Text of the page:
"Coral Reefs in the Microbial Seas" This video compliments Rohwer's book of the same title (Paper back is ~$20, Kindle is ~$10), both deal with the conflicting roles of the different types of DOC in reef ecosystems. While there is overlap bewteen his book and the video both have information not covered by the other and together give a broader view of the complex relationships found in reef ecosystems

Changing Seas - Mysterious Microbes

Nitrogen cycling in hte coral holobiont

BActeria and Sponges

Maintenance of Coral Reef Health (refferences at the end)

DOC can be roughly seperated into three catagories, Labile, Semirefractory and Refractory. Most of the following papaers are looking mainly at Labile DOC. This will raise the hackles on some reefers but keep in mind Labile DOC and Carbon Dosing are pretty much synonamous. Jasper deGeoij's work shows cryptic sponges remove labile DOC about a thousand times faster than bacterioplankton. Included are links to some of the research showing what cryptic sponges are doing as well. Also, researchers seem to use DOM (Dissolved Organic Matter) and DOC (Dissolved Organic Carbon) interchangebly although for purists there may be important distinctions.

Indirect effects of algae on coral: algae‐mediated, microbe‐induced coral mortality

Influence of coral and algal exudates on microbially mediated reef metabolism.
Coral DOC improves oxygen (autotrophy), algae DOC reduces oxygen (heterotrophy).

Role of elevated organic carbon levels and microbial activity in coral mortality

Effects of Coral Reef Benthic Primary Producers on Dissolved Organic Carbon and Microbial Activity
Algae releases significantly more DOC into the water than coral.

Pathologies and mortality rates caused by organic carbon and nutrient stressors in three Caribbean coral species.
Starch and sugars (doc) caused coral death but not high nitrates, phosphates or ammonium.

Visualization of oxygen distribution patterns caused by coral and algae

Biological oxygen demand optode analysis of coral reef-associated microbial communities exposed to algal exudates
Exposure to exudates derived from turf algae stimulated higher oxygen drawdown by the coral-associated bacteria.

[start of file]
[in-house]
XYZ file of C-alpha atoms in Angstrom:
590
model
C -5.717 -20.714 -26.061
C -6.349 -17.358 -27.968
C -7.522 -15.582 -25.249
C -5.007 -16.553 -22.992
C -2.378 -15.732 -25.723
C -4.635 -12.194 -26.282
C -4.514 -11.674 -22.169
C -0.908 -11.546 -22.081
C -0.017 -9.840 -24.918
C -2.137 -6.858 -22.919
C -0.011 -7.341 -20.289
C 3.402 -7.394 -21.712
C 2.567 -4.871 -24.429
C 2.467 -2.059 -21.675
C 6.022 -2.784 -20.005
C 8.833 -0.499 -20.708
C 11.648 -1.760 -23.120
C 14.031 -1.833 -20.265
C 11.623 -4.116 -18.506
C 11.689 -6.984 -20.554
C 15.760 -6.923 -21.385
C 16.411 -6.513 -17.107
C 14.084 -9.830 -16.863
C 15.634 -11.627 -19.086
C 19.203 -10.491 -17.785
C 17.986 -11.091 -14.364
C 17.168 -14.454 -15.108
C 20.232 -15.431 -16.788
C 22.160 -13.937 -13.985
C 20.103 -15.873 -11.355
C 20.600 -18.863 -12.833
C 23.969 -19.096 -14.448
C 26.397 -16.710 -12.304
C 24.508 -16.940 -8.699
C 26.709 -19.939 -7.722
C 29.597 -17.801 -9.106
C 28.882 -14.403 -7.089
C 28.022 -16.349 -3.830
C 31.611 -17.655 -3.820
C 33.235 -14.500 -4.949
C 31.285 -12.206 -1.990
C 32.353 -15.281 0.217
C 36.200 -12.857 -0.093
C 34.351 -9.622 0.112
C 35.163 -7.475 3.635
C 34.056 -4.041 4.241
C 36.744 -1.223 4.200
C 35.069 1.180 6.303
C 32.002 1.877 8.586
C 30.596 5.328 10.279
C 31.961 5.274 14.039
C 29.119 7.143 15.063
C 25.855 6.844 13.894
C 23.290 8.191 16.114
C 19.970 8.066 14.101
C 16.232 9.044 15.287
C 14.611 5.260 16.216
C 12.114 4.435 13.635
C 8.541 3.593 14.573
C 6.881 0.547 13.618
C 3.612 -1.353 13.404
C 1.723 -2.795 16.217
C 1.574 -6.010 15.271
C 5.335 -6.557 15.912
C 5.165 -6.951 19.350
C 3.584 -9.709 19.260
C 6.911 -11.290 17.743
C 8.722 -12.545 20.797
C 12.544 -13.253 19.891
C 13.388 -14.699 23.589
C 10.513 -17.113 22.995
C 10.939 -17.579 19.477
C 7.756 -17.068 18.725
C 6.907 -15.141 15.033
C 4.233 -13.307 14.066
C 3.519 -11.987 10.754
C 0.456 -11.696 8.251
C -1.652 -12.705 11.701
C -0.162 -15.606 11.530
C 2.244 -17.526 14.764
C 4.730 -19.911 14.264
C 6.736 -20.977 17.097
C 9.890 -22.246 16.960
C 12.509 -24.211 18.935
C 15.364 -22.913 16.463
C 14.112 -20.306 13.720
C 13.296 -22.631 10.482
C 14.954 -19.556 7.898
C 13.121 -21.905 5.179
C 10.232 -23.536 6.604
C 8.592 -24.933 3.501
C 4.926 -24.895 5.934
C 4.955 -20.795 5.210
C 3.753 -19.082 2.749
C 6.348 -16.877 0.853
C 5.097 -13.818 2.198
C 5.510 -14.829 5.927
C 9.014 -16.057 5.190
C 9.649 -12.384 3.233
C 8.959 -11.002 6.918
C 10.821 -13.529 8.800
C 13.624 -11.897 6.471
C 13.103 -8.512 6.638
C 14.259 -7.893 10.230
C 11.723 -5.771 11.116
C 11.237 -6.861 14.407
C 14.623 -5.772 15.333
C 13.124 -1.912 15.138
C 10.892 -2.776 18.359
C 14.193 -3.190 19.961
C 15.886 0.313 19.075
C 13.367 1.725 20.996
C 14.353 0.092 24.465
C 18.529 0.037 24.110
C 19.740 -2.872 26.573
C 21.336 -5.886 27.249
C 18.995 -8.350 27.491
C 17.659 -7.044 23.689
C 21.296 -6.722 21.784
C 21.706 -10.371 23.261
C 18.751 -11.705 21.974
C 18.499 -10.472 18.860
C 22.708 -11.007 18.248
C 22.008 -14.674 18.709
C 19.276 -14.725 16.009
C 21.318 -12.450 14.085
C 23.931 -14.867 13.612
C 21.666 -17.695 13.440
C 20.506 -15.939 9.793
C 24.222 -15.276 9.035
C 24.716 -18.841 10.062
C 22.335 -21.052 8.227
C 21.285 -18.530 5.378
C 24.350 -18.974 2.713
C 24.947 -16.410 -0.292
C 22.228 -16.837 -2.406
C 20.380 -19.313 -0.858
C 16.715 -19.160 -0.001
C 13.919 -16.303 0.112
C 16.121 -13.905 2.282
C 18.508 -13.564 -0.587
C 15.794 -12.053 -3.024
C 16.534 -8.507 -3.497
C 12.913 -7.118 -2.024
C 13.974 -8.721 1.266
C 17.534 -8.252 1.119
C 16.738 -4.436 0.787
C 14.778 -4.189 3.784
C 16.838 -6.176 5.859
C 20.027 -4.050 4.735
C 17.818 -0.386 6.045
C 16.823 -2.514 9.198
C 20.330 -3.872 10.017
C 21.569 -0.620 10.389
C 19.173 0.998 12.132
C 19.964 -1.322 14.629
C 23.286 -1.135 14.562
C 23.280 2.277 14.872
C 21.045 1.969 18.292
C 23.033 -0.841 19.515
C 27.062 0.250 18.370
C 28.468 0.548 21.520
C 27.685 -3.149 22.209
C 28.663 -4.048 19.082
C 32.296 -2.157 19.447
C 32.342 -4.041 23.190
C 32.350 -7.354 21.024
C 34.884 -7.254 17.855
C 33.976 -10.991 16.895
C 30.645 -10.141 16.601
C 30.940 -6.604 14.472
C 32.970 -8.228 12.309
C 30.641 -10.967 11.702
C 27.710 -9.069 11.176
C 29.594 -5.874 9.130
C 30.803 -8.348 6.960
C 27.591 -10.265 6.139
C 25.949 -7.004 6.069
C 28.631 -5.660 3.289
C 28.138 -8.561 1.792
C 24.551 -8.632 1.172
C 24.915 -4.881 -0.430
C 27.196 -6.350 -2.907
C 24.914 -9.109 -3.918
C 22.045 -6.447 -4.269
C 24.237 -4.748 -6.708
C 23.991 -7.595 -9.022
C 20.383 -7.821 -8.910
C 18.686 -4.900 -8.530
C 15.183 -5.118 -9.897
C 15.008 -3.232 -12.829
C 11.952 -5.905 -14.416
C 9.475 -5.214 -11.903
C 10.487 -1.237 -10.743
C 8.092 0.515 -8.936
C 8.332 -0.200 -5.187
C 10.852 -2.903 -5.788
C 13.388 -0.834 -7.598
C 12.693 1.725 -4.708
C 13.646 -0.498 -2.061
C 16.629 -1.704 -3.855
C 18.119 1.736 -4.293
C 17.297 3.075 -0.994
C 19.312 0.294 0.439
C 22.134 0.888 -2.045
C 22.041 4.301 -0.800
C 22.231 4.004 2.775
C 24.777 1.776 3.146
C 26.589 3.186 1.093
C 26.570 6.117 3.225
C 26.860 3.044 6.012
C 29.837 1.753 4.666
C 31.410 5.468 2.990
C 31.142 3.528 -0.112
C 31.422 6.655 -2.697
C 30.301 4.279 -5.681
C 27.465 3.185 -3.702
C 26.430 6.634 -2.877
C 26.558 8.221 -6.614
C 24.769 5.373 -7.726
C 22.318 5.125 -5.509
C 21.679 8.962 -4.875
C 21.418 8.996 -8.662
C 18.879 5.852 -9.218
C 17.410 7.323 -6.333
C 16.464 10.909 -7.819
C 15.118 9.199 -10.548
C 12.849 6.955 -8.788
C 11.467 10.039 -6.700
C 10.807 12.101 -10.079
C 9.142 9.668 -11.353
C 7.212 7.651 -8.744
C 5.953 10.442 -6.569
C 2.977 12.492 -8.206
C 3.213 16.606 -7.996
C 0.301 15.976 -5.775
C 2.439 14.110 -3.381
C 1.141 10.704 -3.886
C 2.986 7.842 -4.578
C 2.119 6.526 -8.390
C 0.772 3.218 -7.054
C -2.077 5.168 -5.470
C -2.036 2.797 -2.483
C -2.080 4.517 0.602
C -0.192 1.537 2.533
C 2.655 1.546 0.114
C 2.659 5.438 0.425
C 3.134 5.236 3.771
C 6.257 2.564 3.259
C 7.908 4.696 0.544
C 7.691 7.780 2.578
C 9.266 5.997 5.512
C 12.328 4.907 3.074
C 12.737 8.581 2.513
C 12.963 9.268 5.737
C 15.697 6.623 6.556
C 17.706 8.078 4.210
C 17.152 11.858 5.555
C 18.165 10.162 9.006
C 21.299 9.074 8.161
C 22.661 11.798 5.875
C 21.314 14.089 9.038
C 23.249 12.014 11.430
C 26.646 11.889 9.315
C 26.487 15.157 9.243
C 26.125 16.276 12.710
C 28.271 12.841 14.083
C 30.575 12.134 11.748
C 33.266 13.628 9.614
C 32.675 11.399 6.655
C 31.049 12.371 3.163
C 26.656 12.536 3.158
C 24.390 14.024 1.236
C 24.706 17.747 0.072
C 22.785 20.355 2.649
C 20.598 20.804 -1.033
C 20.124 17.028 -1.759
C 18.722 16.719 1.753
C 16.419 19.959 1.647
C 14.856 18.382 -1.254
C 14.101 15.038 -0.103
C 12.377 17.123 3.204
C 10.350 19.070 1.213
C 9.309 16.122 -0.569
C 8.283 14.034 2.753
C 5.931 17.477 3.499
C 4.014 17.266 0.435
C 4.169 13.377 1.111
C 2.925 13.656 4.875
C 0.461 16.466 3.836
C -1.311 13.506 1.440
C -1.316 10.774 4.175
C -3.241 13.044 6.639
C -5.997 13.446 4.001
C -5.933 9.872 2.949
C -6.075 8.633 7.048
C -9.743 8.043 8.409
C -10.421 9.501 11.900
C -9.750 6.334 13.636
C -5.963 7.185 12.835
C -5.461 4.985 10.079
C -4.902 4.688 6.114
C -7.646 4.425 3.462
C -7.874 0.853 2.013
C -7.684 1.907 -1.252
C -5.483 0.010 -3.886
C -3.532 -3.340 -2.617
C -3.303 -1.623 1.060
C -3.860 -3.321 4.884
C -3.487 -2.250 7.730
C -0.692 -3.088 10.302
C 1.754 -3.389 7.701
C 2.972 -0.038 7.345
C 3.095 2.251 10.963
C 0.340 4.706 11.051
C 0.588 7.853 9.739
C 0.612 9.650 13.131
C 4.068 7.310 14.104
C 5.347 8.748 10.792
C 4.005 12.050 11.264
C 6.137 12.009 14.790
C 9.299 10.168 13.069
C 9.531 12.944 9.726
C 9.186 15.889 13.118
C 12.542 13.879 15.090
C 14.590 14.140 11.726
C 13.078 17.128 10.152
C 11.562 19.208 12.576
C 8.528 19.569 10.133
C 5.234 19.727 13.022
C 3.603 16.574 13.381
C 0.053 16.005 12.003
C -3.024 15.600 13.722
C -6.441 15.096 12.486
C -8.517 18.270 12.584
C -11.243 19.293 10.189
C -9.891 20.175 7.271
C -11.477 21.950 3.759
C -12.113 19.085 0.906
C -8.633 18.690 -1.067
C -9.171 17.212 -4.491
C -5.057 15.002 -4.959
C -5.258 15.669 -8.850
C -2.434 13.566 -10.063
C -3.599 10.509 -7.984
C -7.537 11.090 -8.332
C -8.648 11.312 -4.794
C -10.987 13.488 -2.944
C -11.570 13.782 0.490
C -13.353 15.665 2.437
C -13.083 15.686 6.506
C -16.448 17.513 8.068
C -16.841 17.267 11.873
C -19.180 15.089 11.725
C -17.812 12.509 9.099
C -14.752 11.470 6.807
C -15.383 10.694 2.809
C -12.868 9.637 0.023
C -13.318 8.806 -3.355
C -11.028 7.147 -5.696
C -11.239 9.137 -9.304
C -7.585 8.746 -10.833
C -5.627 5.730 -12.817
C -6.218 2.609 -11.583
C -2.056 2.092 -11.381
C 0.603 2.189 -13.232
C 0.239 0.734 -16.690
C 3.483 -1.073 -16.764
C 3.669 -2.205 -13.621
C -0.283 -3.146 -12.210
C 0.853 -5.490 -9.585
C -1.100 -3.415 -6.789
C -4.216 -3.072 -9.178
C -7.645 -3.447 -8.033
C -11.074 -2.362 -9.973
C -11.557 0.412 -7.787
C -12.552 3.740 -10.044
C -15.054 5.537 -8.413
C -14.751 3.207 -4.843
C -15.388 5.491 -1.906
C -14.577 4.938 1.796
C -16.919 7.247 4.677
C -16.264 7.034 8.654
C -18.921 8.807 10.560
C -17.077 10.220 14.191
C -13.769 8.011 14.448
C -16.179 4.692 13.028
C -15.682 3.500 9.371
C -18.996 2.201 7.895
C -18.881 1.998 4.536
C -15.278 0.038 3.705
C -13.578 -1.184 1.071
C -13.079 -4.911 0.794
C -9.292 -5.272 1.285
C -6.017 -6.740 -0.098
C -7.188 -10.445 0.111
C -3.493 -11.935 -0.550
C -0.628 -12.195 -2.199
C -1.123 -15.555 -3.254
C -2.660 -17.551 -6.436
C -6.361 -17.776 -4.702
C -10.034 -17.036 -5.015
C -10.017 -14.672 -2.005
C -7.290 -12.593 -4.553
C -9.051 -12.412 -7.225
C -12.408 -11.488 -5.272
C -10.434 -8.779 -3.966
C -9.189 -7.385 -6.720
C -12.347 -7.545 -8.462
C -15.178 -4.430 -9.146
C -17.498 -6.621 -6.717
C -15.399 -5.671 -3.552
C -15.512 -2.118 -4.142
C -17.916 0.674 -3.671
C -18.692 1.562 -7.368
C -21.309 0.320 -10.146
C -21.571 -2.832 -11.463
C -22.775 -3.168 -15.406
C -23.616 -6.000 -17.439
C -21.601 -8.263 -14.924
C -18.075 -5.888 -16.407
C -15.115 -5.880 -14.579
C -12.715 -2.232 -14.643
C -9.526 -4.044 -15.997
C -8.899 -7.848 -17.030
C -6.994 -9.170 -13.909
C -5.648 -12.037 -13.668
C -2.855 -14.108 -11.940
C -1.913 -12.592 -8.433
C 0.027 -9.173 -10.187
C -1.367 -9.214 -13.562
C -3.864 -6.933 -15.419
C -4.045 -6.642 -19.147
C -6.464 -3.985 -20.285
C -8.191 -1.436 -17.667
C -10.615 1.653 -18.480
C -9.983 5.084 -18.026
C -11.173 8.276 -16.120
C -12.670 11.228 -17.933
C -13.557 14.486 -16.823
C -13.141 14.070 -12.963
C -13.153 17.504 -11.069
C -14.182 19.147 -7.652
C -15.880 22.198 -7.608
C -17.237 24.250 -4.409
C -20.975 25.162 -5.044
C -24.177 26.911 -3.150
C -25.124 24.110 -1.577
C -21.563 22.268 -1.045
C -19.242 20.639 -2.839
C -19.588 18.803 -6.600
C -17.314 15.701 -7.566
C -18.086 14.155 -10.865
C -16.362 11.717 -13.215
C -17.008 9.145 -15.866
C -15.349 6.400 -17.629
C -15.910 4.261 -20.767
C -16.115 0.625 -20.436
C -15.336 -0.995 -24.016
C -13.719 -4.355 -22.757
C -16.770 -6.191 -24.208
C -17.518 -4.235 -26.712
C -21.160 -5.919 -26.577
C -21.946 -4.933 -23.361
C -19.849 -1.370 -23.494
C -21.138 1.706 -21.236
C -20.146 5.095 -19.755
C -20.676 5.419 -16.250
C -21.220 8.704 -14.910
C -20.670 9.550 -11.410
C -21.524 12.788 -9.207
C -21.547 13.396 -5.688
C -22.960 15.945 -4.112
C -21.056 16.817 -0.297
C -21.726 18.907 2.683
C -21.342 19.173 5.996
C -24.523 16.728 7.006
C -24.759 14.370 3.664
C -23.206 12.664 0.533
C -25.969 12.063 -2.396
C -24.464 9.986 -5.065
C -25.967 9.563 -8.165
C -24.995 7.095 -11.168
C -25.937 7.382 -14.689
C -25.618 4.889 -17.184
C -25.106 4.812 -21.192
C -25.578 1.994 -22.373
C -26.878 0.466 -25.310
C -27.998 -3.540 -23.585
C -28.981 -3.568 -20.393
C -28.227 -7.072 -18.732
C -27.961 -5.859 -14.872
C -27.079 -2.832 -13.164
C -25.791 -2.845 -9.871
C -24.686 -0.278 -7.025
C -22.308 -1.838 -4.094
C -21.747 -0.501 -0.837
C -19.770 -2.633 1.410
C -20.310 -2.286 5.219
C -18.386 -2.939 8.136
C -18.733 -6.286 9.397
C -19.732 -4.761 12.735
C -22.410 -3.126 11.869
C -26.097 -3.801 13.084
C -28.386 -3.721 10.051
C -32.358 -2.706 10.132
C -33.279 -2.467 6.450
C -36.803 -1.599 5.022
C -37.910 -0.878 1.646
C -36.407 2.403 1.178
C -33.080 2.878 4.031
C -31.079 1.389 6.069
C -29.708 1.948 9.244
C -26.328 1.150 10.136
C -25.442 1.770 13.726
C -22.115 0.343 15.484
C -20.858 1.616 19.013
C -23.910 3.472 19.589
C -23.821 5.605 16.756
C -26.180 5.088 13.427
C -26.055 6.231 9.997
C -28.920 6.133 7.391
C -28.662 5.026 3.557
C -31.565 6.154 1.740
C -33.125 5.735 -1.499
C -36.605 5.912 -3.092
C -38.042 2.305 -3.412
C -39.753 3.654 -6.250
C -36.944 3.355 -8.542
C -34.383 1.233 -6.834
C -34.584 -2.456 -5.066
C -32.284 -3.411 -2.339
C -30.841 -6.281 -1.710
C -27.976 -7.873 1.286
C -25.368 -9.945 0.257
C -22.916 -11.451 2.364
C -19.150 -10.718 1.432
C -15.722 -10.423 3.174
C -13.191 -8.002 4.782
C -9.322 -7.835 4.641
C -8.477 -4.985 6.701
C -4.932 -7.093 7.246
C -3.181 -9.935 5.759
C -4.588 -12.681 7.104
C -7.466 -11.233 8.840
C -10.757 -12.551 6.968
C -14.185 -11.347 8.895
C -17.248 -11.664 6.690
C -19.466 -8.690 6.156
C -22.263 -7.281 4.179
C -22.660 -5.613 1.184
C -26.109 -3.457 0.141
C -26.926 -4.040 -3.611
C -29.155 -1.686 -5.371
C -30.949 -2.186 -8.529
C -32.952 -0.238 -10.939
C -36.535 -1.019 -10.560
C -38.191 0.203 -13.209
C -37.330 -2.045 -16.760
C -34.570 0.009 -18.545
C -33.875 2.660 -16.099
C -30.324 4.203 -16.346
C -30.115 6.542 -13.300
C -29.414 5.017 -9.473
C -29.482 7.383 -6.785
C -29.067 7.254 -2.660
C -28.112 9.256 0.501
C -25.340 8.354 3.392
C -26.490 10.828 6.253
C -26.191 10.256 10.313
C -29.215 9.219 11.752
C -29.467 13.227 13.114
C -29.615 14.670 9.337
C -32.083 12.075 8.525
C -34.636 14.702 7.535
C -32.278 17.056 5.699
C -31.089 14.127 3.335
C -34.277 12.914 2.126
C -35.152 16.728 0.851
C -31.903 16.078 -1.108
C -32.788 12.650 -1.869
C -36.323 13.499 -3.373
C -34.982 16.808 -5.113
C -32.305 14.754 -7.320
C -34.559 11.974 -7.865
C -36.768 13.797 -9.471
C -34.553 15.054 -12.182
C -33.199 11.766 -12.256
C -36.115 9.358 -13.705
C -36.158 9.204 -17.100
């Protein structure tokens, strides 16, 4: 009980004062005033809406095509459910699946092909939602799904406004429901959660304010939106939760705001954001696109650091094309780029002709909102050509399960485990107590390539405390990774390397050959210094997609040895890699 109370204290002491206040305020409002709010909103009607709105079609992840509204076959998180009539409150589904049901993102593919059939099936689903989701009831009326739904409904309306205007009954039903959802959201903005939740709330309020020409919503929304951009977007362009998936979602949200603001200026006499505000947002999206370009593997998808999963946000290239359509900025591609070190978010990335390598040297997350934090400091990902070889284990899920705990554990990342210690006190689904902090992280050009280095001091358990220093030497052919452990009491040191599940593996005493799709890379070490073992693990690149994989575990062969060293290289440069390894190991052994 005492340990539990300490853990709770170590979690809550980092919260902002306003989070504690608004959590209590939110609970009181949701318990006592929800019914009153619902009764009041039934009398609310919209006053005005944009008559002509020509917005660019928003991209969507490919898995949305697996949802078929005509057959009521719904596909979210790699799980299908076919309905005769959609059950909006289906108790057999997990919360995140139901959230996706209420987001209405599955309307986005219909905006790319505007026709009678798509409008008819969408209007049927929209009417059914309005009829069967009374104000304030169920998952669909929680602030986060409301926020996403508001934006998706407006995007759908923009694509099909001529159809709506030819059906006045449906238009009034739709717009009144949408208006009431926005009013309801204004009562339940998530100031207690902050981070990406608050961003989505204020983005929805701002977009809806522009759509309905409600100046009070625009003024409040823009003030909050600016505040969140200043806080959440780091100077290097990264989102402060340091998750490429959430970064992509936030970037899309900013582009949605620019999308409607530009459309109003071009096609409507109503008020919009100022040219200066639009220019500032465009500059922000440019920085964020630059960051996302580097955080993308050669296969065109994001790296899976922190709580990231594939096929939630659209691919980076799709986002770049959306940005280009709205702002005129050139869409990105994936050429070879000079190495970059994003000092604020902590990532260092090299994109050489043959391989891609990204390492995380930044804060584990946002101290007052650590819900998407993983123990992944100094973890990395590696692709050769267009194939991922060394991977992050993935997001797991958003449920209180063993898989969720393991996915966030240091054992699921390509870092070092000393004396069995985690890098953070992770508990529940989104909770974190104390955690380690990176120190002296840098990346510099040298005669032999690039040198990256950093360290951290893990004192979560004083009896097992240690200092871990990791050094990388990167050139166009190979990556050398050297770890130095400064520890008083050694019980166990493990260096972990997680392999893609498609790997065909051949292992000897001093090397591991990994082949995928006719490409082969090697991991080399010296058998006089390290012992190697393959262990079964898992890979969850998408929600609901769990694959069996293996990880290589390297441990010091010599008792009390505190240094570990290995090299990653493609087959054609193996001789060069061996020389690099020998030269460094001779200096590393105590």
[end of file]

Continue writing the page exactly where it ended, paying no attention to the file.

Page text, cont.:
Microbial ecology: Algae feed a shift on coral reefs

Coral and macroalgal exudates vary in neutral sugar composition and differentially enrich reef bacterioplankton lineages.

Sugar enrichment provides evidence for a role of nitrogen fixation in coral bleaching

Elevated ammonium delays the impairment of the coral-dinoflagellate symbiosis during labile carbon pollution
(here's an argument for maintaining heavy fish loads if you're carbon dosing)

Excess labile carbon promotes the expression of virulence factors in coral reef bacterioplankton

Unseen players shape benthic competition on coral reefs.

Allelochemicals Produced by Brown Macroalgae of the Lobophora Genus Are Active against Coral Larvae and Associated Bacteria, Supporting Pathogenic Shifts to Vibrio Dominance.

Macroalgae decrease growth and alter microbial community structure of the reef-building coral, Porites astreoides.

Macroalgal extracts induce bacterial assemblage shifts and sublethal tissue stress in Caribbean corals.

Biophysical and physiological processes causing oxygen loss from coral reefs.

Global microbialization of coral reefs
DDAM Proven

Coral Reef Microorganisms in a Changing Climate, Fig 3

Ecosystem Microbiology of Coral Reefs: Linking Genomic, Metabolomic, and Biogeochemical Dynamics from Animal Symbioses to Reefscape Processes


Because sponges are essential players in the carbon, nitrogen and phosphorus cycle(s) on reefs here's some links to research done with them.

Element cycling on tropical coral reefs.
This is Jasper de Geoij's ground breaking research on reef sponges. (The introduction is in Dutch but the content is in English.)

Sponge symbionts and the marine P cycle

Phosphorus sequestration in the form of polyphosphate by microbial symbionts in marine sponges

Differential recycling of coral and algal dissolved organic matter via the sponge loop.
Sponges treat DOC from algae differently than DOC from corals

Surviving in a Marine Desert The Sponge Loop Retains Resources Within Coral Reefs
Dissolved organic carbon and nitrogen are quickly processed by sponges and released back into the reef food web in hours as carbon and nitrogen rich detritus.